The larger a team, the more likely you are to see the need for a check on drift before a migration. Until I made a habit of checking for uncontrolled database changes, I never realised how often in happened until I made a habit of trying to detect it. Is it essential? Not if you are feeling lucky, but you’re more likely to get changes in the metadata, and in some cases, the migration approach will allow this drift to build up if you’re not on the lookout for it.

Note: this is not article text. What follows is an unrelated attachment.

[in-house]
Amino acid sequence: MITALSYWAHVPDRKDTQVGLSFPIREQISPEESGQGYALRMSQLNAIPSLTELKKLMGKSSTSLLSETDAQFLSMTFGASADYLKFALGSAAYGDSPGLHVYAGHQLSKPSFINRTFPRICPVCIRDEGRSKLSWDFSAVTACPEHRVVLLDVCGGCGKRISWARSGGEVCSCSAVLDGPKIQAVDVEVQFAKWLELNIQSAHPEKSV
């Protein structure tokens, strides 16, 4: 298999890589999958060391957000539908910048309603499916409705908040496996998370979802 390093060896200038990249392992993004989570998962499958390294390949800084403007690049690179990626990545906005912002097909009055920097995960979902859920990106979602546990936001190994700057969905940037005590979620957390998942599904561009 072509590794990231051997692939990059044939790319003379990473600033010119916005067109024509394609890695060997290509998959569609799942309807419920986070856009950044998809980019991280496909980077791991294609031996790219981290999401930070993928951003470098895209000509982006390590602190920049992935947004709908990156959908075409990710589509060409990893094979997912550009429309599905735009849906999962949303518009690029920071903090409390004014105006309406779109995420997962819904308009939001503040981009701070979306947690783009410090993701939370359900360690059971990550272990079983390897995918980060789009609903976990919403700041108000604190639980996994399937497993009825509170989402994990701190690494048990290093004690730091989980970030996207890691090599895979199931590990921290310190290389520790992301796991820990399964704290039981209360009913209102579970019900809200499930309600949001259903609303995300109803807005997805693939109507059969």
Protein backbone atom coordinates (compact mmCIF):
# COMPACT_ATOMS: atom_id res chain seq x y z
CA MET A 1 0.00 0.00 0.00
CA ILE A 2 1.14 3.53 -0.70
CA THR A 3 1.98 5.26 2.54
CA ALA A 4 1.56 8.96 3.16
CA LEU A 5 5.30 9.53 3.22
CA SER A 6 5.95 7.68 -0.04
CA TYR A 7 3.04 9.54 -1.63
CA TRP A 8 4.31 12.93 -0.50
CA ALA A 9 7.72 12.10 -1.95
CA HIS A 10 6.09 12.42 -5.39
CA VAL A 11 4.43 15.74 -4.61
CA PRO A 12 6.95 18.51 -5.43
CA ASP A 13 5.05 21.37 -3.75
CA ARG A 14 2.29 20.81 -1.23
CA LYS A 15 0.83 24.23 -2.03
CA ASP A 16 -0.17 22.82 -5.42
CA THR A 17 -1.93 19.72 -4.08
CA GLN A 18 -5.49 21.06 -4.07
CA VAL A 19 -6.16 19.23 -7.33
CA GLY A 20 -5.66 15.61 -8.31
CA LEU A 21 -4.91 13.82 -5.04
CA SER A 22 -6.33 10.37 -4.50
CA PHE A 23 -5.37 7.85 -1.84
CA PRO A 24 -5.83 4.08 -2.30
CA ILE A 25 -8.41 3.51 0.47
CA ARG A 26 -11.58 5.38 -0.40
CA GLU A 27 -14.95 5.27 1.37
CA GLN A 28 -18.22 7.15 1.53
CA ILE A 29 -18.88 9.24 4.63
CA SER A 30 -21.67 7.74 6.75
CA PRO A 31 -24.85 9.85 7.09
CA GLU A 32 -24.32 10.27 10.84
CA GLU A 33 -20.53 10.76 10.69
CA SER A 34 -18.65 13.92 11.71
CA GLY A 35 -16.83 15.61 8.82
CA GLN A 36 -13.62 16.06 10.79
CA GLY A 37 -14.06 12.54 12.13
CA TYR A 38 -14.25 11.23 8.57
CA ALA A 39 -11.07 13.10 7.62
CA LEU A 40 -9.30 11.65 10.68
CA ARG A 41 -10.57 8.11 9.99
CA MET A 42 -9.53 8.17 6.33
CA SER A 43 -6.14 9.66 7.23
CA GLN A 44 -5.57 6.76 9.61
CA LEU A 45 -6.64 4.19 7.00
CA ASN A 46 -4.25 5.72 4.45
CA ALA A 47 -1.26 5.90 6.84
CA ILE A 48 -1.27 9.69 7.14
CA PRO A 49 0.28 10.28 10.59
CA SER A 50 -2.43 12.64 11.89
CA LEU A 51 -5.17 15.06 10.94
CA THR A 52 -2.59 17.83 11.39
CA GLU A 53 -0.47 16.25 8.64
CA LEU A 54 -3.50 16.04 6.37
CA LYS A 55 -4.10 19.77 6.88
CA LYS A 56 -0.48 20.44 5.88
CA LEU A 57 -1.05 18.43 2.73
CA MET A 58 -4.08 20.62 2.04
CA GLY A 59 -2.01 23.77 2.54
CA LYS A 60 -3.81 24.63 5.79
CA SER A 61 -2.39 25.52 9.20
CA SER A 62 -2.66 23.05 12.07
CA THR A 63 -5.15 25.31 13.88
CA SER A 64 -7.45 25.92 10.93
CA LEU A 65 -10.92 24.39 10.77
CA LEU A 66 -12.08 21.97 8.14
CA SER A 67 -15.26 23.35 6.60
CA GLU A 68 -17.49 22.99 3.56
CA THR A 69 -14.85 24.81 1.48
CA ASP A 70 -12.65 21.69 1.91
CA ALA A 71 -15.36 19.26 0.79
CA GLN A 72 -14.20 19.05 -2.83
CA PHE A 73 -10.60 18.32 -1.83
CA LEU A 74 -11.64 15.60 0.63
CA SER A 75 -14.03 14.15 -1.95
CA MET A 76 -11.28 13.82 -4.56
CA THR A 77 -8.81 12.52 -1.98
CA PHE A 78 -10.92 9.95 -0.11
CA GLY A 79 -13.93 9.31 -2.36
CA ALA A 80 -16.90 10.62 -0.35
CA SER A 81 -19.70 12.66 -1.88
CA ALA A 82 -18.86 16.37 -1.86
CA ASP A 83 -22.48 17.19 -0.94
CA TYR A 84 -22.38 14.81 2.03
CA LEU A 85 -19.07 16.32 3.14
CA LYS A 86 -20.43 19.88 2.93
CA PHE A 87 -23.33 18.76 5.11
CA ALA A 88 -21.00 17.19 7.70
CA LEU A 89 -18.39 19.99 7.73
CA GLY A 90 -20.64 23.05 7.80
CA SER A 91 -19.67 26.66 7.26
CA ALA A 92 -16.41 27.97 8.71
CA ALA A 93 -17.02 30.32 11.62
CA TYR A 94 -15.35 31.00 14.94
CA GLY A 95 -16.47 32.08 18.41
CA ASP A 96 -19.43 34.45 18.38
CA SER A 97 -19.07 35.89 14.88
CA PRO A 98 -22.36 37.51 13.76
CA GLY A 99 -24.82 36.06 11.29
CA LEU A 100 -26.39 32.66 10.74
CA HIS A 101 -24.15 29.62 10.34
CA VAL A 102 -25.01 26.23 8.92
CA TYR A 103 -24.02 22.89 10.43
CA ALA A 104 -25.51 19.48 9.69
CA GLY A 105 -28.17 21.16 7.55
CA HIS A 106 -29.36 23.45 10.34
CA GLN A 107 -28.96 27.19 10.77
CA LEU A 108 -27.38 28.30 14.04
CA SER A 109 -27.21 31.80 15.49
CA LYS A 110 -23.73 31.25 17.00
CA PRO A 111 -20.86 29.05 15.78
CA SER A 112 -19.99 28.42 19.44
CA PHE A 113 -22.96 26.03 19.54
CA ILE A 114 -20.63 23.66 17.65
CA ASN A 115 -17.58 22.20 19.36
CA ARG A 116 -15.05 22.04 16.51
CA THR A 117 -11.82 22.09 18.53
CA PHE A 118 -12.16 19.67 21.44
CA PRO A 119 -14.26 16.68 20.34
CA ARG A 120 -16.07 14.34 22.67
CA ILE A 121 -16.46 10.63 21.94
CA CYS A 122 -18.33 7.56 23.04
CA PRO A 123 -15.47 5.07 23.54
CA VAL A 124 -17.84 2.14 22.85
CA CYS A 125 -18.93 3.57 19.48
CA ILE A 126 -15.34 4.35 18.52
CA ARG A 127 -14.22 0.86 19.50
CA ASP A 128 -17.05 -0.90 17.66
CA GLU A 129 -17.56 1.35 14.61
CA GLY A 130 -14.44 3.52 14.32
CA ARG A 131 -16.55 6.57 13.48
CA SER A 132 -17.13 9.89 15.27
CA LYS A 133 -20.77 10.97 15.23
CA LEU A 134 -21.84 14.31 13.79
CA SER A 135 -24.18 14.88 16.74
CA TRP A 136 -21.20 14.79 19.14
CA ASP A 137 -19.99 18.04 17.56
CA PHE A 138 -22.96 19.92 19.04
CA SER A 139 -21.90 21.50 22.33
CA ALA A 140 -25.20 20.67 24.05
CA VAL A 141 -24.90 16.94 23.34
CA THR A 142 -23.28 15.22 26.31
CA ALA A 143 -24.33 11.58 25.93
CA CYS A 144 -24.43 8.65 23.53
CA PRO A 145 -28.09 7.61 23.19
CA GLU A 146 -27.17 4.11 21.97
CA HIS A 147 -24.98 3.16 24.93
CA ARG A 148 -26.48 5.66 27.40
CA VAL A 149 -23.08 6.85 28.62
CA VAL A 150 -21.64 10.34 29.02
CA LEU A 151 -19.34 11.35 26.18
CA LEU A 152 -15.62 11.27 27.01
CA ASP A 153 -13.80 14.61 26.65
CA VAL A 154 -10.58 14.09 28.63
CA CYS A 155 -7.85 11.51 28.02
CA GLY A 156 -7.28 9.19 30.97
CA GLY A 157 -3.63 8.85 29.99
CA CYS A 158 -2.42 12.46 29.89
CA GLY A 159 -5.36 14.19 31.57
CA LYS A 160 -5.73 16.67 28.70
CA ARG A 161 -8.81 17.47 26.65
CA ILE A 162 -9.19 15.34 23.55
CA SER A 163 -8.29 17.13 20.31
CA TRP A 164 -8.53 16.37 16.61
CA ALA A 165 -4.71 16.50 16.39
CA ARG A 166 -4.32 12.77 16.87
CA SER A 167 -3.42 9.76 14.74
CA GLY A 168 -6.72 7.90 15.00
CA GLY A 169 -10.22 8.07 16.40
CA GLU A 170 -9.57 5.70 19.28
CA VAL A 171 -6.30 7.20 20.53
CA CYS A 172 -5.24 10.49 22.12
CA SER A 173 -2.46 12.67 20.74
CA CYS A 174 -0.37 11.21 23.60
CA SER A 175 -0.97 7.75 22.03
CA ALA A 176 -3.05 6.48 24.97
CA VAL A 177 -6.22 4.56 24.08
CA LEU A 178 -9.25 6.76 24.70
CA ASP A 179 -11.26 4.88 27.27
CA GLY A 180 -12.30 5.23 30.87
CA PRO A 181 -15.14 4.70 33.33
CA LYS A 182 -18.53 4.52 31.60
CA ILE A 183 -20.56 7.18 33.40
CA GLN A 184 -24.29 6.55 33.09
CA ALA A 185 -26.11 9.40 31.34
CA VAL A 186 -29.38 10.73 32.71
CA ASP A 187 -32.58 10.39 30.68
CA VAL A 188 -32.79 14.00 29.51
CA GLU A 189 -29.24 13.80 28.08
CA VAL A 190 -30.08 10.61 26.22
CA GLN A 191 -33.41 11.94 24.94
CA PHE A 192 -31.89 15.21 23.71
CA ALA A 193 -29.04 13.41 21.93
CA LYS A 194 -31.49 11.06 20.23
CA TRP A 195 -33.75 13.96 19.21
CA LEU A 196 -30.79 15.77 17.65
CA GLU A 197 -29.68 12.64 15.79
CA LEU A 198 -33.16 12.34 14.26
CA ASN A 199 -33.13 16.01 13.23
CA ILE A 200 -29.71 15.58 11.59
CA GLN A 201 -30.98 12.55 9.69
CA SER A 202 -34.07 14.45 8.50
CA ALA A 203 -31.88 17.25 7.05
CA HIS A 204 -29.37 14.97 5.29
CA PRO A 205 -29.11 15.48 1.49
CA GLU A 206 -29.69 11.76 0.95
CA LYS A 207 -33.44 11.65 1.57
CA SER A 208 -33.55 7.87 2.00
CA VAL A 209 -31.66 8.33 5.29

Of course, now that you have script directories, you can make comparisons between any two versions, using the GUI-version of SQL Compare. This will open up many more ways of drilling down into a problem. You can also eliminate a lot of small migration steps by generating a migration script using SQL Compare, and then adding in anything you need to preserve the data where SQL Compare hasn’t enough information to do it for you.